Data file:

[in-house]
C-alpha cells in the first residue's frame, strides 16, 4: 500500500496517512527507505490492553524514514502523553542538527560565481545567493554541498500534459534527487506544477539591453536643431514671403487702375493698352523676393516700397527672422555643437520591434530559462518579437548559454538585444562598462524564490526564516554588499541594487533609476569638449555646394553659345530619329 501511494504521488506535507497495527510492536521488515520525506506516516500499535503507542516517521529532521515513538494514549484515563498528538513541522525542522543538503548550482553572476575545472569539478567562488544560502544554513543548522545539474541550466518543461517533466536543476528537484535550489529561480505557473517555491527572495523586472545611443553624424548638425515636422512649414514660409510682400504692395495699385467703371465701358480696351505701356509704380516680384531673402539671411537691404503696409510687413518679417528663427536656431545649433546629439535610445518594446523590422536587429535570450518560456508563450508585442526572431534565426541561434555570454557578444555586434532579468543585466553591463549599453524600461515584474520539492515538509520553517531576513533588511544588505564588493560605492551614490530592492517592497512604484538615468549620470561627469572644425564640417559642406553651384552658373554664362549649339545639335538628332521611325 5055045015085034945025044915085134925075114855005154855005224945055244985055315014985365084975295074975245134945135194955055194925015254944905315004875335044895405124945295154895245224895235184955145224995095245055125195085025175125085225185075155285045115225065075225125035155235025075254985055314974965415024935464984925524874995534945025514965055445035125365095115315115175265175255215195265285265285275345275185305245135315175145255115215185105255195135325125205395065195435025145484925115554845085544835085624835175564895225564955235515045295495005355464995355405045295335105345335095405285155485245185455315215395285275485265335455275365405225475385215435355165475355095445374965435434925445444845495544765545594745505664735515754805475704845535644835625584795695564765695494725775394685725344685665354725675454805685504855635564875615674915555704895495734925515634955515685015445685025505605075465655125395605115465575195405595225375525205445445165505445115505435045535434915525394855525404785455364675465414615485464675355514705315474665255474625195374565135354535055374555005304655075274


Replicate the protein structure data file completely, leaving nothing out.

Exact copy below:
[in-house]
C-alpha cells in the first residue's frame, strides 16, 4: 500500500496517512527507505490492553524514514502523553542538527560565481545567493554541498500534459534527487506544477539591453536643431514671403487702375493698352523676393516700397527672422555643437520591434530559462518579437548559454538585444562598462524564490526564516554588499541594487533609476569638449555646394553659345530619329 501511494504521488506535507497495527510492536521488515520525506506516516500499535503507542516517521529532521515513538494514549484515563498528538513541522525542522543538503548550482553572476575545472569539478567562488544560502544554513543548522545539474541550466518543461517533466536543476528537484535550489529561480505557473517555491527572495523586472545611443553624424548638425515636422512649414514660409510682400504692395495699385467703371465701358480696351505701356509704380516680384531673402539671411537691404503696409510687413518679417528663427536656431545649433546629439535610445518594446523590422536587429535570450518560456508563450508585442526572431534565426541561434555570454557578444555586434532579468543585466553591463549599453524600461515584474520539492515538509520553517531576513533588511544588505564588493560605492551614490530592492517592497512604484538615468549620470561627469572644425564640417559642406553651384552658373554664362549649339545639335538628332521611325 5055045015085034945025044915085134925075114855005154855005224945055244985055315014985365084975295074975245134945135194955055194925015254944905315004875335044895405124945295154895245224895235184955145224995095245055125195085025175125085225185075155285045115225065075225125035155235025075254985055314974965415024935464984925524874995534945025514965055445035125365095115315115175265175255215195265285265285275345275185305245135315175145255115215185105255195135325125205395065195435025145484925115554845085544835085624835175564895225564955235515045295495005355464995355405045295335105345335095405285155485245185455315215395285275485265335455275365405225475385215435355165475355095445374965435434925445444845495544765545594745505664735515754805475704845535644835625584795695564765695494725775394685725344685665354725675454805685504855635564875615674915555704895495734925515634955515685015445685025505605075465655125395605115465575195405595225375525205445445165505445115505435045535434915525394855525404785455364675465414615485464675355514705315474665255474625195374565135354535055374555005304655075274